Changes and Cutbacks at S.F. Opera Eliminate Some Top Positions

Janos Gereben on March 7, 2019
What will the future bring to the War Memorial Opera House?

Beyond the word that some major San Francisco Opera officials such as the directors of communications and development will be laid off at the end of March, the even more weighty news from the Veterans Memorial is that their positions and others will be abolished and four open positions will not be filled.

General Director Emeritus David Gockley (left) with S.F. Opera General Director Matthew Shilvock | Credit: Drew Alitzer Photography

Director of Communications and Public Affairs Jon Finck, with 16 years in the SFO administration, and Director of Development Andrew Morgan are among those laid off by General Director Matthew Shilvock, who told SFCV today that budget considerations necessitated the move:

We honor all those who have brought us to this point and celebrate the impact and contributions of those who are now leaving. They are all deeply dedicated members of the company, and it has been a privilege to work alongside them.

As difficult as this moment is, as a creative art form we must keep looking forward. We must embrace change, new ideas and new possibilities — and we must take the steps required to meet the challenges of our time. If we can fully align ourselves with the company’s new strategic framework, rebalance the expense budget, bring our revenue goals to a realistic level and continue to build our endowment, an exciting creative pathway forward emerges.

The actions — announced internally at a Feb. 28 company meeting — are expected to save about $5 million a year, which is the amount by which the projected SFO budget is reduced from $76 million to $71 million.

S.F. Opera Financials (in millions of dollars)

Grand opera of this caliber costs millions: A Scene from Wagner's Das Rheingold | Credit: Cory Weaver/San Francisco Opera

Fiscal Year 2016 had an operating budget of $78.3 million against revenues of $77.3 million, leaving a deficit of $500,000; the following year expenses were reduced to $75.6 million, but income fell to $74.9, so the deficit for that year increased to $700,000. For the past two years, withdrawals from the endowment reached 9 percent: Shilvock said that trend cannot continue and deficits must be controlled: “To bring expenses into line with realistic revenues, we determined that expense budgets need to be reduced by $5M per year, and that we cannot affect our core mission: [presenting] compelling, inspiring opera at the highest level of excellence.”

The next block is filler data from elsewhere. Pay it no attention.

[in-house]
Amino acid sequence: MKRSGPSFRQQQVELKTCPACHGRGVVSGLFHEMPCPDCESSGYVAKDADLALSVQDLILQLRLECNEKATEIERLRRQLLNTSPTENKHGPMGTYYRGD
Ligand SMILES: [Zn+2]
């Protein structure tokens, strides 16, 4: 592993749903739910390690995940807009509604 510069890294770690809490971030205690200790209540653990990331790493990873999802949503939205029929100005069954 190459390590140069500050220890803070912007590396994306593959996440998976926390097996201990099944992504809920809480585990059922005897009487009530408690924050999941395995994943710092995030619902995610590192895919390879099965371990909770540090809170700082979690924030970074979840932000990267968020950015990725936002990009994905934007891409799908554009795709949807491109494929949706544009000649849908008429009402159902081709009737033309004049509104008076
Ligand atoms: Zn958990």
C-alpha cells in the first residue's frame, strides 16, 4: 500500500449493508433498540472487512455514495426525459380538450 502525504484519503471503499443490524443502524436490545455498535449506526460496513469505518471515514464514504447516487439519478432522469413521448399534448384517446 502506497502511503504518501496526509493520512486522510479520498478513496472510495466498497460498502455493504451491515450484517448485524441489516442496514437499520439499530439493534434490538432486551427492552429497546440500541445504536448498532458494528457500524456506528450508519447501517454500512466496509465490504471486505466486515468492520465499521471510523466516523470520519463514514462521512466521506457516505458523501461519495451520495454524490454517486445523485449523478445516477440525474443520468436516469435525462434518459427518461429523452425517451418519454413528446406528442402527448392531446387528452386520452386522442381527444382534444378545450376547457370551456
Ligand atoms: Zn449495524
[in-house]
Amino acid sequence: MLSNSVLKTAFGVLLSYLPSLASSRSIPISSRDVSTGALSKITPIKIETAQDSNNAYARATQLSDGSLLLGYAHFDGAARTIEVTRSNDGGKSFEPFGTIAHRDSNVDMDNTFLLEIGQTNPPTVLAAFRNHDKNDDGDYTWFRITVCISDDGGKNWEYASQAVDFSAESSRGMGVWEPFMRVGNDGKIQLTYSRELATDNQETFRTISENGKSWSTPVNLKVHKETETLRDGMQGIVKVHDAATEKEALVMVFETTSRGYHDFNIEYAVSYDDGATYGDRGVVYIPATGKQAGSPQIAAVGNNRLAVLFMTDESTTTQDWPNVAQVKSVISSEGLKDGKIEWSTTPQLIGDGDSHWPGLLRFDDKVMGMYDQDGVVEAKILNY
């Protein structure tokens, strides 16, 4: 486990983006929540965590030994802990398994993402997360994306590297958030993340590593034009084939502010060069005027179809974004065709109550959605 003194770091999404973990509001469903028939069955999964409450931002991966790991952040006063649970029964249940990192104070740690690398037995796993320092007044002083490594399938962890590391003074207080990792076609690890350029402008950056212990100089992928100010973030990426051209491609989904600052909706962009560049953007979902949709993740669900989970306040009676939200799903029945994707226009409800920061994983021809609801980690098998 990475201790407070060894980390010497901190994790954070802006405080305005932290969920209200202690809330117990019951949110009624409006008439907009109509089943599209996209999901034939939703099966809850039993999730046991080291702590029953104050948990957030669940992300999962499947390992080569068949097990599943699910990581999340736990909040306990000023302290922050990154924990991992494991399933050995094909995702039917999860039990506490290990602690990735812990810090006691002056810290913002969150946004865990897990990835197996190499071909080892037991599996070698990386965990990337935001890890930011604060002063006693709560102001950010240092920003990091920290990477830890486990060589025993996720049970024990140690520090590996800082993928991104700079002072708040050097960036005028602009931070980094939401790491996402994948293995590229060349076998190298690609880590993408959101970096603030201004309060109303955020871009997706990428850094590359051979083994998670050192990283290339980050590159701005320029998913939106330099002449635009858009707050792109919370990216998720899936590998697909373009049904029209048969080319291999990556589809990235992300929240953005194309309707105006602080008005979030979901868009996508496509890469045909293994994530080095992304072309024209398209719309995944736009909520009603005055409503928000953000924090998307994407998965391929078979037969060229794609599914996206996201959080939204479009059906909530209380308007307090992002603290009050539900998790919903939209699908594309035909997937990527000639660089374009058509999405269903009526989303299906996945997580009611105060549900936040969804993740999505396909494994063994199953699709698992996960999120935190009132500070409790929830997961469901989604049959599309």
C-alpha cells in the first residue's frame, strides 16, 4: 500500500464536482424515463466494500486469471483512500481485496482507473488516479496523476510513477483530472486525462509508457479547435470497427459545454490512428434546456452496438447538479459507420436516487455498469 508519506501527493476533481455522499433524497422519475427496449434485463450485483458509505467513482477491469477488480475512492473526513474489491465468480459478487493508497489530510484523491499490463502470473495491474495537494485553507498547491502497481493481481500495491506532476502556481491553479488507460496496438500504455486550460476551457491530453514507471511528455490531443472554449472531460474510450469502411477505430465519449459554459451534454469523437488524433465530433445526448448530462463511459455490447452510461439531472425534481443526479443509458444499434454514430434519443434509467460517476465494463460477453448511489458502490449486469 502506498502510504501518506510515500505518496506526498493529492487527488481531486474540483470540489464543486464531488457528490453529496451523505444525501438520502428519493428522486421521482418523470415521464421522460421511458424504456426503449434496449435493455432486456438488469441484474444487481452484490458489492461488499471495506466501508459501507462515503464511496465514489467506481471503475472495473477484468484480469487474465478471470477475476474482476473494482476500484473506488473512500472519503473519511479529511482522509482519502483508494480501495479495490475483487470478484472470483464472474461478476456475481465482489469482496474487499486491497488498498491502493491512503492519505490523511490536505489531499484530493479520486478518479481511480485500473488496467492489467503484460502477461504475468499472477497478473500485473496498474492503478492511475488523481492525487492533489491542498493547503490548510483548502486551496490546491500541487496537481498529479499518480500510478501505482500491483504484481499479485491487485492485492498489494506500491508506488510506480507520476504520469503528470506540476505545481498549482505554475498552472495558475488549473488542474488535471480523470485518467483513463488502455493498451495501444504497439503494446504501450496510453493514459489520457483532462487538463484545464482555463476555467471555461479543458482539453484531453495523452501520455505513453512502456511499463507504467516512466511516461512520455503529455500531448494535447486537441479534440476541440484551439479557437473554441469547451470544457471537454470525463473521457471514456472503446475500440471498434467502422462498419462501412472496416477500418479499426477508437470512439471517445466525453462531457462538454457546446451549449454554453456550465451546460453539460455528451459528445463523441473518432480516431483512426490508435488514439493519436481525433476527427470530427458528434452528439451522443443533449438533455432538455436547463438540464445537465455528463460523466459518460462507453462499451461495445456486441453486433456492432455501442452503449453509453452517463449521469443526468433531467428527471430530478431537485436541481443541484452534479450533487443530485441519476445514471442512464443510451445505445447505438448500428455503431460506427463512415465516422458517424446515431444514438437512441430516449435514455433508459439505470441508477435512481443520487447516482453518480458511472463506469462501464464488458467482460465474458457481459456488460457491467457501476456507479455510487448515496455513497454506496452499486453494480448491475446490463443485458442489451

Shilvock said “the revenue situation is a multifaceted one with excellent news on the subscription front,” and counting on the incredible generosity through the quiet phase of an endowment campaign” in advance of the company’s centennial in 2023.

General Director Emeritus David Gockley, with whom Shilvock worked during Gockley’s decade-long tenure, analyzed the situation at the company’s annual meeting five years ago with a foresight that is relevant today:

There are structural problems we face as a company and some of the systemic issues facing the industry as a whole — the slowly declining role of subscriptions, the difficulty of balancing budgets, the lack of bankable stars, the marginalization of the classical arts in education and the mass media, the plethora of competing entertainment forms and opportunities ... that compete for the time and attention of people who could be going to the opera.

Looking forward, the essential questions are: How do we build our audience for our second century? How do generate enough annual income to be world-class? The minute we slip below this watermark, we could find ourselves in a downward spiral that we may never be able to pull ourselves out of.

Are these new cuts and rollbacks five years later part of a downward spiral? Shilvock says not:

“These changes will allow us to continue the critical work of connecting audiences to great opera within the revenue realities of the current time, and are consistent with the new mission, vision and strategic framework that the San Francisco Opera board adopted in June 2018.”

He specifically promised that even with “a series of adjustments to nonpersonnel costs and ... fine-tuned reductions to the rehearsal calendar,” San Francisco Opera will “produce eight operas each season at a world-class level of excellence.”

Jon Finck at the opening of his permanent SFO archival photo exhibit in the Veterans Memorial | Credit: Janos Gereben

Besides the layoff/position-elimination for Communications and Development, the same applies for General Director’s Associate (Claire Padien-Havens); Director of Donor Stewardship (Andrew Maguire); Senior Manager Electronic Media (Jessica Shown-Morgan); and the Annual Giving Assistant Manager (Elizabeth Kuntze).

Departments now without a top executive will be managed in the Department of Marketing, headed by Lisa Bullard. Otherwise, Shilvock said, “we are reframing our Education and Media departments with more specific information to be shared at the end of April.”

Four currently open positions will not be filled, including that of Publications Editor, recently vacated by Matthew Erikson, who is now with the Boston Symphony. Publications usually require more time to produce program books and other material than the three months now available before the summer season begins.

In the Communications and Public Affairs Department, among Finck’s many recent accomplishments is the creation of “Looking Through the Lens: The Glory of San Francisco Opera,“ an exhibit of archival photos from the company’s history, lining the walls of corridors in the Diane B. Wilsey Center for Opera.